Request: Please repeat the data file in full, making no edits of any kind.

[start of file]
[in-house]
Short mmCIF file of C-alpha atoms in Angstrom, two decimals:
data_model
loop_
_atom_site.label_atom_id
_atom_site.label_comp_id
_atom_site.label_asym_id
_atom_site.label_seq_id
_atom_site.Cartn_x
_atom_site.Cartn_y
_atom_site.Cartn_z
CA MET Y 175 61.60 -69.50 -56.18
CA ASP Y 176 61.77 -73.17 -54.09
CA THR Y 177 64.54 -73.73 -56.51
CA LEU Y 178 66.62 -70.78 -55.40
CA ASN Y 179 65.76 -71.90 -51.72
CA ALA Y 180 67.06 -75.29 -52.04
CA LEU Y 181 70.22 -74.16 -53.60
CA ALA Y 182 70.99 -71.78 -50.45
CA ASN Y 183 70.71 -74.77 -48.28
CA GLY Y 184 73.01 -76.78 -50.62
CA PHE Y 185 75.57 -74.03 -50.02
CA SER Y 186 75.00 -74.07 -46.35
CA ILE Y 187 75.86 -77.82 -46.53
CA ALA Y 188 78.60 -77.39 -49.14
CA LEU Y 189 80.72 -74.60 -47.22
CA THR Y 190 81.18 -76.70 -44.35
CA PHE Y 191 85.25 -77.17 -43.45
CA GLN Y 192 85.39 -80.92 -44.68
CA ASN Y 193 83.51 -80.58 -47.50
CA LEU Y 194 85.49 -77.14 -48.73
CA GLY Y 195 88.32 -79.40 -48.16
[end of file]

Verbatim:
[in-house]
Short mmCIF file of C-alpha atoms in Angstrom, two decimals:
data_model
loop_
_atom_site.label_atom_id
_atom_site.label_comp_id
_atom_site.label_asym_id
_atom_site.label_seq_id
_atom_site.Cartn_x
_atom_site.Cartn_y
_atom_site.Cartn_z
CA MET Y 175 61.60 -69.50 -56.18
CA ASP Y 176 61.77 -73.17 -54.09
CA THR Y 177 64.54 -73.73 -56.51
CA LEU Y 178 66.62 -70.78 -55.40
CA ASN Y 179 65.76 -71.90 -51.72
CA ALA Y 180 67.06 -75.29 -52.04
CA LEU Y 181 70.22 -74.16 -53.60
CA ALA Y 182 70.99 -71.78 -50.45
CA ASN Y 183 70.71 -74.77 -48.28
CA GLY Y 184 73.01 -76.78 -50.62
CA PHE Y 185 75.57 -74.03 -50.02
CA SER Y 186 75.00 -74.07 -46.35
CA ILE Y 187 75.86 -77.82 -46.53
CA ALA Y 188 78.60 -77.39 -49.14
CA LEU Y 189 80.72 -74.60 -47.22
CA THR Y 190 81.18 -76.70 -44.35
CA PHE Y 191 85.25 -77.17 -43.45
CA GLN Y 192 85.39 -80.92 -44.68
CA ASN Y 193 83.51 -80.58 -47.50
CA LEU Y 194 85.49 -77.14 -48.73
CA GLY Y 195 88.32 -79.40 -48.16